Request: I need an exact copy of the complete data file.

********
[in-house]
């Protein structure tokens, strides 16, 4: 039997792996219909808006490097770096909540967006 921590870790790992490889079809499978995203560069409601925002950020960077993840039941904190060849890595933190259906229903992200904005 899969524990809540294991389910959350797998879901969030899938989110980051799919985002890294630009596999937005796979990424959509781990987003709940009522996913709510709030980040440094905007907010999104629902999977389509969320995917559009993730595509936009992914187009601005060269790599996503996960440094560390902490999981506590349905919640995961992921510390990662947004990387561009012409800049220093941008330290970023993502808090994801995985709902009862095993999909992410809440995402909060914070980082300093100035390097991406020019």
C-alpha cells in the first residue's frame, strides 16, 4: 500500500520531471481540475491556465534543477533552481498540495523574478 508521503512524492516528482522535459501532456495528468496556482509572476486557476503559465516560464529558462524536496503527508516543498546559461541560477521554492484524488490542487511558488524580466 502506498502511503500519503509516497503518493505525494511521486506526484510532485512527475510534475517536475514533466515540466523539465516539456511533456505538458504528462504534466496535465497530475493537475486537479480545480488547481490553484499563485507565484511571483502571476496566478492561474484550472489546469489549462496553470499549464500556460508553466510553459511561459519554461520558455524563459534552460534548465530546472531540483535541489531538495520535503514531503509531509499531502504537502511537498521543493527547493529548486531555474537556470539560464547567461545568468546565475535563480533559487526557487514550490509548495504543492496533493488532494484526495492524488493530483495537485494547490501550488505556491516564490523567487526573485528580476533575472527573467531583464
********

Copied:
[in-house]
């Protein structure tokens, strides 16, 4: 039997792996219909808006490097770096909540967006 921590870790790992490889079809499978995203560069409601925002950020960077993840039941904190060849890595933190259906229903992200904005 899969524990809540294991389910959350797998879901969030899938989110980051799919985002890294630009596999937005796979990424959509781990987003709940009522996913709510709030980040440094905007907010999104629902999977389509969320995917559009993730595509936009992914187009601005060269790599996503996960440094560390902490999981506590349905919640995961992921510390990662947004990387561009012409800049220093941008330290970023993502808090994801995985709902009862095993999909992410809440995402909060914070980082300093100035390097991406020019």
C-alpha cells in the first residue's frame, strides 16, 4: 500500500520531471481540475491556465534543477533552481498540495523574478 508521503512524492516528482522535459501532456495528468496556482509572476486557476503559465516560464529558462524536496503527508516543498546559461541560477521554492484524488490542487511558488524580466 502506498502511503500519503509516497503518493505525494511521486506526484510532485512527475510534475517536475514533466515540466523539465516539456511533456505538458504528462504534466496535465497530475493537475486537479480545480488547481490553484499563485507565484511571483502571476496566478492561474484550472489546469489549462496553470499549464500556460508553466510553459511561459519554461520558455524563459534552460534548465530546472531540483535541489531538495520535503514531503509531509499531502504537502511537498521543493527547493529548486531555474537556470539560464547567461545568468546565475535563480533559487526557487514550490509548495504543492496533493488532494484526495492524488493530483495537485494547490501550488505556491516564490523567487526573485528580476533575472527573467531583464